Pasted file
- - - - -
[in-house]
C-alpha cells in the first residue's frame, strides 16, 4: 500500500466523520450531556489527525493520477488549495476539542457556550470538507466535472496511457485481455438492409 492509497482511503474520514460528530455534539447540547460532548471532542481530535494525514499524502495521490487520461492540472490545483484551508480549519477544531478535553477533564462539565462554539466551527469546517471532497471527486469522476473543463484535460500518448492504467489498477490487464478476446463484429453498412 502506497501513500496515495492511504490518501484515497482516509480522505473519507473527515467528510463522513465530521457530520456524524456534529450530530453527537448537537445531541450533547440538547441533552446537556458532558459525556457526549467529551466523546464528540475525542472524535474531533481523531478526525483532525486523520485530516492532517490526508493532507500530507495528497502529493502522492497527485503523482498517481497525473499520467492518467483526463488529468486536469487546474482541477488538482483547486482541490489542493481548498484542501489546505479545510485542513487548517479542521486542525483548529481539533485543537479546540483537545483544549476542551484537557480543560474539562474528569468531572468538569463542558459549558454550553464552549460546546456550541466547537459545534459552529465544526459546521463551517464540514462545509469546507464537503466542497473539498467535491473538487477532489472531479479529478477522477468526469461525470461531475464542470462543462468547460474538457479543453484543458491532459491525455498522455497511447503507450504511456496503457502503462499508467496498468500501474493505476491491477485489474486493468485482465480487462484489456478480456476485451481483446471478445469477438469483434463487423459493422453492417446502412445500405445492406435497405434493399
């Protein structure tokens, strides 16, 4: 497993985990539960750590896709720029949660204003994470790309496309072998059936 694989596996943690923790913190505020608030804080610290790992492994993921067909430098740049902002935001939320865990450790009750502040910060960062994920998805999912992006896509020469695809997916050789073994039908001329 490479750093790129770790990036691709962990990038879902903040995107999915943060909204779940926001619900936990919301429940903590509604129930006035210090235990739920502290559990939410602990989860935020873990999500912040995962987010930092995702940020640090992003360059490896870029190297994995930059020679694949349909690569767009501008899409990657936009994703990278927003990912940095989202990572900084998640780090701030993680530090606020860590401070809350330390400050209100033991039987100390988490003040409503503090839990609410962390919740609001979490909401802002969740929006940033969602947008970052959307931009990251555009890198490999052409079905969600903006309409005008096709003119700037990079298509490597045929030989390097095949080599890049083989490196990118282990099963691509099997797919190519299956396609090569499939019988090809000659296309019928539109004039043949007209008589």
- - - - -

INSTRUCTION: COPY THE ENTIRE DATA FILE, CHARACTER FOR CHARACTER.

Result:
[in-house]
C-alpha cells in the first residue's frame, strides 16, 4: 500500500466523520450531556489527525493520477488549495476539542457556550470538507466535472496511457485481455438492409 492509497482511503474520514460528530455534539447540547460532548471532542481530535494525514499524502495521490487520461492540472490545483484551508480549519477544531478535553477533564462539565462554539466551527469546517471532497471527486469522476473543463484535460500518448492504467489498477490487464478476446463484429453498412 502506497501513500496515495492511504490518501484515497482516509480522505473519507473527515467528510463522513465530521457530520456524524456534529450530530453527537448537537445531541450533547440538547441533552446537556458532558459525556457526549467529551466523546464528540475525542472524535474531533481523531478526525483532525486523520485530516492532517490526508493532507500530507495528497502529493502522492497527485503523482498517481497525473499520467492518467483526463488529468486536469487546474482541477488538482483547486482541490489542493481548498484542501489546505479545510485542513487548517479542521486542525483548529481539533485543537479546540483537545483544549476542551484537557480543560474539562474528569468531572468538569463542558459549558454550553464552549460546546456550541466547537459545534459552529465544526459546521463551517464540514462545509469546507464537503466542497473539498467535491473538487477532489472531479479529478477522477468526469461525470461531475464542470462543462468547460474538457479543453484543458491532459491525455498522455497511447503507450504511456496503457502503462499508467496498468500501474493505476491491477485489474486493468485482465480487462484489456478480456476485451481483446471478445469477438469483434463487423459493422453492417446502412445500405445492406435497405434493399
């Protein structure tokens, strides 16, 4: 497993985990539960750590896709720029949660204003994470790309496309072998059936 694989596996943690923790913190505020608030804080610290790992492994993921067909430098740049902002935001939320865990450790009750502040910060960062994920998805999912992006896509020469695809997916050789073994039908001329 490479750093790129770790990036691709962990990038879902903040995107999915943060909204779940926001619900936990919301429940903590509604129930006035210090235990739920502290559990939410602990989860935020873990999500912040995962987010930092995702940020640090992003360059490896870029190297994995930059020679694949349909690569767009501008899409990657936009994703990278927003990912940095989202990572900084998640780090701030993680530090606020860590401070809350330390400050209100033991039987100390988490003040409503503090839990609410962390919740609001979490909401802002969740929006940033969602947008970052959307931009990251555009890198490999052409079905969600903006309409005008096709003119700037990079298509490597045929030989390097095949080599890049083989490196990118282990099963691509099997797919190519299956396609090569499939019988090809000659296309019928539109004039043949007209008589």